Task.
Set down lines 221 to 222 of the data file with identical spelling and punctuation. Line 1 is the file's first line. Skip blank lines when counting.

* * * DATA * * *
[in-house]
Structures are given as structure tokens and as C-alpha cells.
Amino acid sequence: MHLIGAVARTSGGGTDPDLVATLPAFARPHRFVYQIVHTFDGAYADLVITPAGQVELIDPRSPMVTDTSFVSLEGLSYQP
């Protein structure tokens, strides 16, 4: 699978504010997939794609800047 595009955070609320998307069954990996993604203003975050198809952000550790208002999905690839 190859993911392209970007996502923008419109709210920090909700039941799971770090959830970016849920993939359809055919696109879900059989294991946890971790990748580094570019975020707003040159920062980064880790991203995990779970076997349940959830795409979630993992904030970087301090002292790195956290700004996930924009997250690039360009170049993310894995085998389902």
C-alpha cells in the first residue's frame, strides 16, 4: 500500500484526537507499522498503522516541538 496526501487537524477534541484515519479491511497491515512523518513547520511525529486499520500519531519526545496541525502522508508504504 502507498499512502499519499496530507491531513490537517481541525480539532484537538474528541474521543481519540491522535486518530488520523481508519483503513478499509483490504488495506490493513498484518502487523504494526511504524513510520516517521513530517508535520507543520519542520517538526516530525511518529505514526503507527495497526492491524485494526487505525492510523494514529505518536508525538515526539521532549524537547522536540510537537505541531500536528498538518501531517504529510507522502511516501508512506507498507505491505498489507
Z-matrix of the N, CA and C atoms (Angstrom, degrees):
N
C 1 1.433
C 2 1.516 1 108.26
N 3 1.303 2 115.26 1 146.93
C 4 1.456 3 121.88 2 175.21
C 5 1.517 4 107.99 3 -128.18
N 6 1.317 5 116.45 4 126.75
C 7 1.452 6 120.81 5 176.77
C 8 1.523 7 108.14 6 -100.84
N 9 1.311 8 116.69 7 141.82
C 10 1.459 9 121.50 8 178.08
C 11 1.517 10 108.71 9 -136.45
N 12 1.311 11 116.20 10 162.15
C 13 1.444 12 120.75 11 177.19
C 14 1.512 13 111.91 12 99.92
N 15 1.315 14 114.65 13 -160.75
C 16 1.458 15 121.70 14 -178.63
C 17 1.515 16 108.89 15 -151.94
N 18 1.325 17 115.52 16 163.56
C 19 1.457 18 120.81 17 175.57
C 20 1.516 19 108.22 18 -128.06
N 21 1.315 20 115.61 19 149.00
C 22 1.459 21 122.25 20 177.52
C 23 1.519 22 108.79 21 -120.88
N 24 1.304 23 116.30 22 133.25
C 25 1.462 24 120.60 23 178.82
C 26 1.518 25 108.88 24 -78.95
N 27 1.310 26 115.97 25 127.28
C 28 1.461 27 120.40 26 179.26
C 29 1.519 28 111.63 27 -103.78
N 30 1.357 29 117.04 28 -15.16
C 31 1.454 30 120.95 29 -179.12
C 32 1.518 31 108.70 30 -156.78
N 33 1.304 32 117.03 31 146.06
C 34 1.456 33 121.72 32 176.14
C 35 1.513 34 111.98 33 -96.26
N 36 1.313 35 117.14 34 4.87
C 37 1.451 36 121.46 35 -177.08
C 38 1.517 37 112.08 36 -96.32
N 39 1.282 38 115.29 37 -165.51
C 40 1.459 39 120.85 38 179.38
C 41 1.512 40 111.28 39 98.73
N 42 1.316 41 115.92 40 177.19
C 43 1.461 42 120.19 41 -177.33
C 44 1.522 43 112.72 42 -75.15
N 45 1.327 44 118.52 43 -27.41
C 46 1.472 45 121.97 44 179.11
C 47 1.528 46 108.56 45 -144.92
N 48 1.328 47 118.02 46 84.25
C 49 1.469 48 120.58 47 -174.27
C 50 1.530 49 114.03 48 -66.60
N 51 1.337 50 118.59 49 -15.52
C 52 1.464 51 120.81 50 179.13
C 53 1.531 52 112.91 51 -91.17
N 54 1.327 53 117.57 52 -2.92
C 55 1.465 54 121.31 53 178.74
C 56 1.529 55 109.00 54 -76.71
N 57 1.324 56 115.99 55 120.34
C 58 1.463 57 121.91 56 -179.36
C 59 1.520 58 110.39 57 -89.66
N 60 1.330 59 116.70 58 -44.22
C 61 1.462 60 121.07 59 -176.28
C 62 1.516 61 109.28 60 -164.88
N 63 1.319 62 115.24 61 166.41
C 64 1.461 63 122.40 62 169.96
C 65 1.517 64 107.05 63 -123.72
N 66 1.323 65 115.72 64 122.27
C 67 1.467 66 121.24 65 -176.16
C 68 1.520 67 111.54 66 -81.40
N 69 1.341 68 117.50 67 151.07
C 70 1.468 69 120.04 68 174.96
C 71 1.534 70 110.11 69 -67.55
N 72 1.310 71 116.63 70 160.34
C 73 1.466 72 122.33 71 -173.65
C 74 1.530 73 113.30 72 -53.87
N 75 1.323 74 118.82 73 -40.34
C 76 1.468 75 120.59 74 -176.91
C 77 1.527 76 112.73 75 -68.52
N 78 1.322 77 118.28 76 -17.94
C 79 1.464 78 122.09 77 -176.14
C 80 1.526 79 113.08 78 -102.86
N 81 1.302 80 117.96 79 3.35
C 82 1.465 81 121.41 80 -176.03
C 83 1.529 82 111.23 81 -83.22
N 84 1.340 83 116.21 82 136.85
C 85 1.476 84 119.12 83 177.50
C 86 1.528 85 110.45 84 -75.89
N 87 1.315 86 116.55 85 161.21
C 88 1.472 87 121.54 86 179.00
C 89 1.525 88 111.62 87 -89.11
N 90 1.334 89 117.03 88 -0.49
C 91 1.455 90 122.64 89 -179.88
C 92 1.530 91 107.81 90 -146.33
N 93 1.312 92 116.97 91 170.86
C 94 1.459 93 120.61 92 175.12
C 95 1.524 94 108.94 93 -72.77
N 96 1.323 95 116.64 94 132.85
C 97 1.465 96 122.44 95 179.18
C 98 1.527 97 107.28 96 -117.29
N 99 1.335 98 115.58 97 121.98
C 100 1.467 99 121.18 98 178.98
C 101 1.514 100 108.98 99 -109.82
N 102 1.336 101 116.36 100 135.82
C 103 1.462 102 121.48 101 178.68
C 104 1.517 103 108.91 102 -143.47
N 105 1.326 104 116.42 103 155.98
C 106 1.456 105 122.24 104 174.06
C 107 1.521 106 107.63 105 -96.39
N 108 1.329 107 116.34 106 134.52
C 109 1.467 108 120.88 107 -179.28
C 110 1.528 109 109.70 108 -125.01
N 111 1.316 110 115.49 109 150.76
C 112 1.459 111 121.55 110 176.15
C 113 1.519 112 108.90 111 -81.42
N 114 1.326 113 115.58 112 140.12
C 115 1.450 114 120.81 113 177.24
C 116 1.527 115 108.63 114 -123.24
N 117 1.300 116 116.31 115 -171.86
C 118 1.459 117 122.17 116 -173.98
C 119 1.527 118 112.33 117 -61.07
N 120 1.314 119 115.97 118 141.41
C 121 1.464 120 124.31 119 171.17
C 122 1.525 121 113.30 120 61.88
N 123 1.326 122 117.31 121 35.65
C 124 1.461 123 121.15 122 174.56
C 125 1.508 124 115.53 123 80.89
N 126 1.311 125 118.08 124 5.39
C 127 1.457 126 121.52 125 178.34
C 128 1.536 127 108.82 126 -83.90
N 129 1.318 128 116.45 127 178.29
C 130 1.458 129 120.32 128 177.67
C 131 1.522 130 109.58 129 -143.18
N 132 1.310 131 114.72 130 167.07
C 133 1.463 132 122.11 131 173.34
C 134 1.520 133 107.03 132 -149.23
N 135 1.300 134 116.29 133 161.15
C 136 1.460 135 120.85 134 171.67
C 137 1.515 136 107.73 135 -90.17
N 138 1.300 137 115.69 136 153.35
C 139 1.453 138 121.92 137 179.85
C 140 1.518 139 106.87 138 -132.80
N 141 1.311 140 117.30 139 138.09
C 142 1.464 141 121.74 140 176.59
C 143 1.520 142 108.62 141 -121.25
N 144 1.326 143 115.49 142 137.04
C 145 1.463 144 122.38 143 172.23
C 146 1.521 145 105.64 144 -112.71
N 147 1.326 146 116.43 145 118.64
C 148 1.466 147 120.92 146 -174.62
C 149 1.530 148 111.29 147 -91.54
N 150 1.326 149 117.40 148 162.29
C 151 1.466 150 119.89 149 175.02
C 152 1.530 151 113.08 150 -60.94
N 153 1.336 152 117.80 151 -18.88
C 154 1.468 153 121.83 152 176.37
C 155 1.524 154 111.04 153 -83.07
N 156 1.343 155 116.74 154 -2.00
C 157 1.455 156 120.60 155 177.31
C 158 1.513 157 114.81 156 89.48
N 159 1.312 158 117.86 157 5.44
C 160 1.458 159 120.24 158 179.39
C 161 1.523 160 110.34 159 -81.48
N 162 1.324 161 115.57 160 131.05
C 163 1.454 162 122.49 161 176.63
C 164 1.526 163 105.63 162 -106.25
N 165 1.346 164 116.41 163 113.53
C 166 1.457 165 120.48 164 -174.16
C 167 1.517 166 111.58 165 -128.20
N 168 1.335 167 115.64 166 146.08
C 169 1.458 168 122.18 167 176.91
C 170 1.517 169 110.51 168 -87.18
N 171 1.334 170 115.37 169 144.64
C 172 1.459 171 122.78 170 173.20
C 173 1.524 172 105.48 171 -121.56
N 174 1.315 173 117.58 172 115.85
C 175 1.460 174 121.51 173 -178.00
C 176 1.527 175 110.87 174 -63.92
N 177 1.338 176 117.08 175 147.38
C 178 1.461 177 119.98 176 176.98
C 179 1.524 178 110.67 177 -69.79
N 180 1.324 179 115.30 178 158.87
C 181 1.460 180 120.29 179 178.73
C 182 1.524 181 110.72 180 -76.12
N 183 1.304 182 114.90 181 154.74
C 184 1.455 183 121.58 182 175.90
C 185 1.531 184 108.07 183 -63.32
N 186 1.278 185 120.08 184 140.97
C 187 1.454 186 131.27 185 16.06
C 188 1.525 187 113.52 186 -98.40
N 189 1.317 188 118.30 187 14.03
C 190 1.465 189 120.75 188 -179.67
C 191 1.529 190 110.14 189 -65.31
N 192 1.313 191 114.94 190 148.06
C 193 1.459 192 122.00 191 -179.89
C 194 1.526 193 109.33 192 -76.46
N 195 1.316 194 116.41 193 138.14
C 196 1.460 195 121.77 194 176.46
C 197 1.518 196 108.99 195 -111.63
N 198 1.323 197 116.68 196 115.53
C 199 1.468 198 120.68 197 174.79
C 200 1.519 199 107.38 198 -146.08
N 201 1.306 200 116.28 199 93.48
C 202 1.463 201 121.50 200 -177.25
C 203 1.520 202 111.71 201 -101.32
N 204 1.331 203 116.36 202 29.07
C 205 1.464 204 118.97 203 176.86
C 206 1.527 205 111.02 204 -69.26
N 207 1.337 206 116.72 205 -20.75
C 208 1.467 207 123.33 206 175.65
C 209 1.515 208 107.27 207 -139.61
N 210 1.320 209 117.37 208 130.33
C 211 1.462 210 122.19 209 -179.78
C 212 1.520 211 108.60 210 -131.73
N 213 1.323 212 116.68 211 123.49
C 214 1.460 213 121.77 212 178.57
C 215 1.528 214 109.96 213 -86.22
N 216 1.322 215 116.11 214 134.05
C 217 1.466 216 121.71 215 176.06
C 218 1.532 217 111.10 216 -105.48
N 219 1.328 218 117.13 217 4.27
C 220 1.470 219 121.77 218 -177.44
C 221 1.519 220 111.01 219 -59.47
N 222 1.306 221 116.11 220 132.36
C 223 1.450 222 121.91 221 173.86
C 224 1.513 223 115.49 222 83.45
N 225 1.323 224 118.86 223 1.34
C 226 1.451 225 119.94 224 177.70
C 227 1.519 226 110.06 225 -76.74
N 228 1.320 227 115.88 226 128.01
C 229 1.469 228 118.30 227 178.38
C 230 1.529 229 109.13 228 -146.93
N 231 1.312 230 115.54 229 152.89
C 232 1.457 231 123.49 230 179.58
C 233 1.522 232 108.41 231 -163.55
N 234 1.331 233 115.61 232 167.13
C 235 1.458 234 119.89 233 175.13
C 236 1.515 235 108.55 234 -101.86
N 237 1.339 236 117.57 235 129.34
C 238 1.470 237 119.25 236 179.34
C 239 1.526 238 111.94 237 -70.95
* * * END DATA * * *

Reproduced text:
C 214 1.460 213 121.77 212 178.57
C 215 1.528 214 109.96 213 -86.22